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Rewriting Business Models

E-books are shaking up publishing business models that have remained unchanged since the days of Dickens, much as MP3 compression technology has rocked the music industry. For the moment, even the most forward-looking print publishers are pricing their initial e-book offerings almost identically with paper editions, as if there were no difference in their underlying atoms versus bits economics. At St. Martin’s Press, the first major publisher to simultaneously issue a hardcover and e-book edition of the same title (Monica’s Story in March 1999), senior vice president for finance administration Steve Cohen explains: “Our prices on new titles are at the hardcover level because there’s a high start-up cost for e-book editions.” Kate Tentler, publisher of Simon & Schuster Online, was responsible for Web distribution of Stephen King’s Riding the Bullet (priced at $2.50, the 66 pages of the e-novella averaged out to the retail per-page cost of a King hardcover novel). Says Tentler, “We think of an e-book as just another book.”

As a few traditional publishers defensively convert to digital files for downloads, the independent e-publishing industry has seen countless business models bloom. On the same March day that the Stephen King brand name sold 400,000 paperless copies of Riding the Bullet, Frank Weyer received a grand total of two requests for his serialized e-mystery, MIT Can Be Murder, on his own site (e-bookpress.com). Despite such paltry numbers, efforts by Weyer and other e-book authors are already undermining the influence of blockbuster-minded agents and trend-driven book editors. Weyer, for example, had sent the manuscript for his first murder mystery to 10 literary agents, all of whom declined to submit it to book publishers. “They said the mystery field is difficult for a newcomer,” Weyer recalls. “But how do you become a published mystery author if you can’t get published?”

Self-publishing on paper, a solution for some, seemed prohibitive for this patent and trademark attorney and small-scale Internet entrepreneur (he holds exclusive right to sell Web domain names registered in the nation of Moldova-ending in .md-to doctors in California and New York). Rather than letting his manuscript molder in a drawer, Weyer decided to publish it via e-mail. The first four chapters of the whodunnit, inspired by the year he spent at MIT studying for a PhD in ocean engineering, were offered first to 3,000 MIT alumni, and then to 15,000 names on other university alumni lists. He released the rest of the 210-page book in 12 monthly installments. Some 1,400 readers have downloaded the entire e-novel.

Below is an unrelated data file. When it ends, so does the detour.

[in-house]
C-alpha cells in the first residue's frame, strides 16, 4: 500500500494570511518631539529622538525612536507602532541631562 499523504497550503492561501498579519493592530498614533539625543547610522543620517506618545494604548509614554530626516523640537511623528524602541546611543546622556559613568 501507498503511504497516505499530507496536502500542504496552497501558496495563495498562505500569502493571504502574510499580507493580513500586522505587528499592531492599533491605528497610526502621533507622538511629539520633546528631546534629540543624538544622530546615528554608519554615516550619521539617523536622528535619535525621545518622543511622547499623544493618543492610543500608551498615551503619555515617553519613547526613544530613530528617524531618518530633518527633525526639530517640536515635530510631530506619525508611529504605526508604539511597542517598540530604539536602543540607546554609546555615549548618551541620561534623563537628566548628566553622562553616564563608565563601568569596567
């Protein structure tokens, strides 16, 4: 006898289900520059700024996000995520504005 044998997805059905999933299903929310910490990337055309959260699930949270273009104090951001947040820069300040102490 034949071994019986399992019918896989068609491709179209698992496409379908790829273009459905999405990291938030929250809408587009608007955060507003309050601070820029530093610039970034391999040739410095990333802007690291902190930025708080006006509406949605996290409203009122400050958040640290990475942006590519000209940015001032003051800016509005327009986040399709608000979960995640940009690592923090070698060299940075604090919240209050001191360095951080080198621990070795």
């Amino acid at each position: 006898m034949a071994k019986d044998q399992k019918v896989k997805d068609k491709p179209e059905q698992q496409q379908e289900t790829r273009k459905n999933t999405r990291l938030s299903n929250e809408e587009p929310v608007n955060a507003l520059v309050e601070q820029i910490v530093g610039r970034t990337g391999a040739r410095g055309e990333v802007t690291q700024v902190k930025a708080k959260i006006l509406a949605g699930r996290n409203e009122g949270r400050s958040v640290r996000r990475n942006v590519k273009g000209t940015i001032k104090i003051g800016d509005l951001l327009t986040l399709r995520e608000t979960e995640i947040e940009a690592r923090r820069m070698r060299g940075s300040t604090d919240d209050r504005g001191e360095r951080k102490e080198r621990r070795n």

Weyer’s novel-by-subscription might seem like an innovation made possible by the digital era. In fact, it is a throwback to the early days of 19th-century book publishing, when books were sold by subscription before publication, to raise revenue to pay the printing costs up front. With no printing to worry about, the frictionless economy lets Weyer distribute his work for free. Now that he has successfully bypassed print publishers to get his words read, he has begun subscription-publishing the work of other writers. The first addition is The Butcher’s Cleaver, a spy thriller by W. Patrick Lang. Soon Weyer plans to generate income by selling print-on-demand versions of both his and Lang’s books. Nonetheless, he would like MIT Can Be Murder to be picked up by a mainstream publisher. “I just wanted to build word of mouth,” he says of his e-book. “I would like to see it in as many forms as possible.”

Giving away complete works to help an author build a following is still anathema to most traditional publishers, who must absorb the cost to produce, store and ship the physical books. But giving away paperless e-books is a no-brainer, following the time-tested freeware and shareware models in computer software. Independently published e-books may not be as polished or as slick as store-bought commercial offerings, but they can hold their own in user appreciation. And Frank Weyer’s writing is certainly on par with that in much of today’s mass-produced paperback fiction.

Traditional publishers’ understandable fear that e-books may cannibalize sales of print editions seems to be overblown, at least judging from the experience of one of their more adventurous colleagues. Last September, veteran science-fiction publisher Jim Baen initiated what he calls eWebScriptions; for $10 a month, visitors to Baen.com may download quarter-of-a-book-sized installments of four titles about to appear in print. Even after receiving the full text in HTML, “more of our subscribers buy the finished book than don’t buy it,” says Baen. By March, the added promotion had already helped propel one of the earliest eWebScriptions titles, Ashes of Victory by David Weber, onto hardcover best-seller lists.

In addition to alternative marketing strategies, e-publishers can tap into income streams legally denied to traditional publishers. For instance, the U.S. Postal Service disallows low book-mailing rates for printed material that contains advertising. No such restriction inhibits the sales of ads for e-books. Bartleby.com, for example, offers free, ad-supported classics and reference works online. At BiblioBytes.com, books can be read on ad banner-sponsored Web pages, with some popular titles downloadable for a fee; authors get a cut of the ad revenue. Abroad, the alternatives are just as dramatic; in France, pioneer e-publisher Zero Hour is able to offer less-expensive editions of current books because digital files cannot be taxed as print books are.

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